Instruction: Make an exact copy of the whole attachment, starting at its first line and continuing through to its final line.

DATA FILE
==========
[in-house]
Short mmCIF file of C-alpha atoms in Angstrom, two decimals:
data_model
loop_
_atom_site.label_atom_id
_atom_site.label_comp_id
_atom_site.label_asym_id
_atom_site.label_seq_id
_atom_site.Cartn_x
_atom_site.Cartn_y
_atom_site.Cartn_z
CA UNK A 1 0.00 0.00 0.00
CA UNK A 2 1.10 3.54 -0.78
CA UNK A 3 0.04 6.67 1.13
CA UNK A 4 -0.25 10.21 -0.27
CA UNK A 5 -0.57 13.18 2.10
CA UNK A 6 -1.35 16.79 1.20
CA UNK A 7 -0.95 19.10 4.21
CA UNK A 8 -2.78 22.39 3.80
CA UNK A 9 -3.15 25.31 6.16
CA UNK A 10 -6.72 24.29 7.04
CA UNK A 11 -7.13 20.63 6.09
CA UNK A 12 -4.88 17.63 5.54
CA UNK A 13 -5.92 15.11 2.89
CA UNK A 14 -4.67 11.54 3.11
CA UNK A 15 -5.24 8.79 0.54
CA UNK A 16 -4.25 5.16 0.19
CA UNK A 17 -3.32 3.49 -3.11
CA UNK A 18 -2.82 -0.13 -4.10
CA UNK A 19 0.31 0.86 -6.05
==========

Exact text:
[in-house]
Short mmCIF file of C-alpha atoms in Angstrom, two decimals:
data_model
loop_
_atom_site.label_atom_id
_atom_site.label_comp_id
_atom_site.label_asym_id
_atom_site.label_seq_id
_atom_site.Cartn_x
_atom_site.Cartn_y
_atom_site.Cartn_z
CA UNK A 1 0.00 0.00 0.00
CA UNK A 2 1.10 3.54 -0.78
CA UNK A 3 0.04 6.67 1.13
CA UNK A 4 -0.25 10.21 -0.27
CA UNK A 5 -0.57 13.18 2.10
CA UNK A 6 -1.35 16.79 1.20
CA UNK A 7 -0.95 19.10 4.21
CA UNK A 8 -2.78 22.39 3.80
CA UNK A 9 -3.15 25.31 6.16
CA UNK A 10 -6.72 24.29 7.04
CA UNK A 11 -7.13 20.63 6.09
CA UNK A 12 -4.88 17.63 5.54
CA UNK A 13 -5.92 15.11 2.89
CA UNK A 14 -4.67 11.54 3.11
CA UNK A 15 -5.24 8.79 0.54
CA UNK A 16 -4.25 5.16 0.19
CA UNK A 17 -3.32 3.49 -3.11
CA UNK A 18 -2.82 -0.13 -4.10
CA UNK A 19 0.31 0.86 -6.05